Drowned aboard HMS Hampshire, Kitchener has his own chapel at St. Paul's.
He also overlooks the Horse Guards parade and stands with his back to No. 10, Downing Street.
Hangers-on: the war correspondents who didn't make it home from the Sudan.
The founder of the profession.
John Lawrence, who survived the Indian Mutiny and later became India's second viceroy. He eventually retired to 26 Queen's Gate, just west of the Victoria and Albert Museum. He stands here at Waterloo Place.
Could that possibly by him on the right, looking down from the heights of the old India Office and keeping an eye on Clive?
Lawrence's brother Henry, who along with Havelock died at Kanpur (Cawnpore). His is the tombstone there with the famous words, "He tried to do his duty." He appears in antique garb at St. Paul's.
Yards and yards of fabric wrap that "most superior person," George Nathaniel Curzon, Viceroy of India and later (it must have seemed a cut in rank) foreign secretary of the British government. He stands outside Carlton House Terrace, as if trying to remember which house is his. (The answer is No. 1, just to his right.)
He doesn't appreciate the joke.
Always keeping an eye out. We've come to the explorers, in this case David Livingstone, his neck shaded from the African sun while he peers from a niche in the building of the Royal Geographical Society. The building was completed in 1913, but the statue did not appear until 1953.
Just around the corner but decades earlier a statue of Ernest Shackleton was unveiled in 1932. He is bundled up against the Antarctic blast, which, along with Livingstone, explains the joke about this being "hot and cold corner."
Sheltered inside the Natural History Museum, Frederick Selous, naturalist, collector, big-game hunter, author. A German sniper killed him in East Africa in 1917.
The oddest and perhaps the most intense of them all: Richard Francis Burton rests in a Bedouin tent here at the Mortlake Cemetery, South Warple Way, London SW 14. He landed here after India, Arabia, the upper Nile, South America, and the Levant.
A consummate touch of Victorian sentiment, ever at risk of shading into morbidity: a viewing window and a ladder, the better to see the simple wooden coffins of Burton and his wife.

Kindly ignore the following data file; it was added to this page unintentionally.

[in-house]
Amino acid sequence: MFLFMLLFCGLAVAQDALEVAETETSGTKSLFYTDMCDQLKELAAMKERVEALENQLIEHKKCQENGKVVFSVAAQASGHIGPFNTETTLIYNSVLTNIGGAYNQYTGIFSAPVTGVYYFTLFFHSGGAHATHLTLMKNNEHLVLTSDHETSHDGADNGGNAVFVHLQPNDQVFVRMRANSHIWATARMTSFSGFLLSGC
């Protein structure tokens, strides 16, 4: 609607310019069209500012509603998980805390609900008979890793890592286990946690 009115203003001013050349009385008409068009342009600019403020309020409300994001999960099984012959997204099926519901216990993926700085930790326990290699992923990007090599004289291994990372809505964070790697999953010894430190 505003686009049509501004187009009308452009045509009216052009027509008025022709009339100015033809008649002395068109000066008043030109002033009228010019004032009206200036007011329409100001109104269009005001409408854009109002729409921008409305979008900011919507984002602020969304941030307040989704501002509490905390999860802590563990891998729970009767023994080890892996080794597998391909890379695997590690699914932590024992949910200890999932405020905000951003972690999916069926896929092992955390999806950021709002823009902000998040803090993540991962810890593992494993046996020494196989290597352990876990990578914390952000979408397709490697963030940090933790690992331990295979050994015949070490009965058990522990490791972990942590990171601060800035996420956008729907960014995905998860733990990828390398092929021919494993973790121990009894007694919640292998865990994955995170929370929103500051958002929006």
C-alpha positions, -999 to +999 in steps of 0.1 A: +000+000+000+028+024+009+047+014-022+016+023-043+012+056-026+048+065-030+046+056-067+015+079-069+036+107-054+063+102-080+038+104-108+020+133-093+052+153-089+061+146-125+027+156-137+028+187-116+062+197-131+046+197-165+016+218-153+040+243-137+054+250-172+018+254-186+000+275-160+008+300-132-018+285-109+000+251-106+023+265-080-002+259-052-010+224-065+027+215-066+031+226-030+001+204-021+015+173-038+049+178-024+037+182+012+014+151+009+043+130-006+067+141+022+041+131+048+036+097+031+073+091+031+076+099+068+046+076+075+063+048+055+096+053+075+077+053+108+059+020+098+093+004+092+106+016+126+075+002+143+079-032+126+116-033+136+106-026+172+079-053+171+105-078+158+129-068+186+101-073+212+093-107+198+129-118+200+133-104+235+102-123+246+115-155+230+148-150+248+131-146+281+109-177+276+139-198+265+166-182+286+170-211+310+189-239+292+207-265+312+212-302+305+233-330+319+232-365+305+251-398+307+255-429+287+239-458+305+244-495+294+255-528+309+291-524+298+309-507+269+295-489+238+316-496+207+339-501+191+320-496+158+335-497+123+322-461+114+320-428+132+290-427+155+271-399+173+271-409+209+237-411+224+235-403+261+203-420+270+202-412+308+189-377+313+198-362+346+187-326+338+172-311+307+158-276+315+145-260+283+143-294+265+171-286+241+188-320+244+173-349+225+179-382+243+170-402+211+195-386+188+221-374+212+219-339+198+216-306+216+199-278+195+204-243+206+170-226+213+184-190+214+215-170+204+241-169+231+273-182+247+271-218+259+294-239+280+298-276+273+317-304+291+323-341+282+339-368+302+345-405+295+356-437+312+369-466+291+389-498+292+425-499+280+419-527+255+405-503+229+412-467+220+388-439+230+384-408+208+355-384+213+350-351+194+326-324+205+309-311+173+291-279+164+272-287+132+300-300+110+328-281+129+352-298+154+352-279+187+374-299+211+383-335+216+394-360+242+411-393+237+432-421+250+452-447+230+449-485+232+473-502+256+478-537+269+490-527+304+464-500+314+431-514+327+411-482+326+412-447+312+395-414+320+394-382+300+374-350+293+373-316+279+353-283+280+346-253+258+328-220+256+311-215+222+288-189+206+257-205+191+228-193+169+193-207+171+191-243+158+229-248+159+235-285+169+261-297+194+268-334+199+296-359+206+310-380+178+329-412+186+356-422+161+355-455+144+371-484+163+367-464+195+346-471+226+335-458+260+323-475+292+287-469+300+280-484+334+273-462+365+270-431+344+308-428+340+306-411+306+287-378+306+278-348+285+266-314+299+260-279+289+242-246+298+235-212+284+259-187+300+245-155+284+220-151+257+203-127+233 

The cloister of Westminster Abbey has several monuments to the colonial services. Here's one of them. The words are by George Cunningham, who had a long career in India's North West Frontier Province. Some years before the plaque was unveiled, a companion inscription appeared at the base of the Jaipur Column in Delhi. That one read: "In Thought Faith, In Word Wisdom, In Deed Courage, In Life Service, So may India be great."
A word for the Sudan.
A comparable plaque in the St. Paul's crypt.
And all the others.
The softer side of empire: Reginald Heber, Lord Bishop of Calcutta. He lasted in India all of three years before succumbing in 1826 while on a tour in the south. This statue is in the crypt of St. Paul's, but a twin stands in the nave of St. Paul's, Calcutta.
The famous Piccadilly statue called Eros but perhaps more accurately Anteros, selfless love. It dates to 1893 and commemorates the 7th Earl of Shaftesbury, who had died in 1885 after a lifetime of parliamentary advocacy in support of England's working class.
The statue in the foreground is Florence Nightingale, first prominent for her work during the Crimean War, memorialized behind her. To her left is Sidney Herbert, one of her confidants.
She was not as gentle as the image suggests.
Joseph Lister, whose germ theory and use of carbolic acid in wounds dramatically reduced infection.
Arthur Sullivan hardly notices the grieving damsel, who looks like she could use one of his sweeter tunes.
One guess. He sits in the Natural History Museum, of course.
A couple of practical men: James Greathead, an expert in tunneling and a major figure in the history of the London Underground.
Isambard Kingdom Brunel, civil engineer extraordinaire, enjoys the sunshine in the Embankment Gardens.
Politicians next to last. Cromwell stands protected by the best security money can buy.
Gladstone, where the Strand becomes Fleet Street.
A fountain at Cheyne walk. Just try to get a picture of it without traffic. And who is recalled by the inscription at the base?
Not quite an unknown, Sparkes retired to London in the 1850s, bought a house at 16 High Street, Bromley, named it Neelgherries (Nilgiris, that is), and corresponded with Charles Darwin. At Sparks' death he apparently left his wife a fortune of 140,000 pounds.
Trinity Square Gardens, near the Tower of London. By Edward Maufe, the sunken garden behind the wall lists the 24,000 men of the merchant marine who died at sea during World War II. (An adjoining memorial by Edward Lutyens recalls those who had died in the previous war.) Maufe may not be well-known, but he was the UK's principal or chief architect to the Imperial War Graves Commission for over 25 years and as such shaped a hundred beautiful but somber places.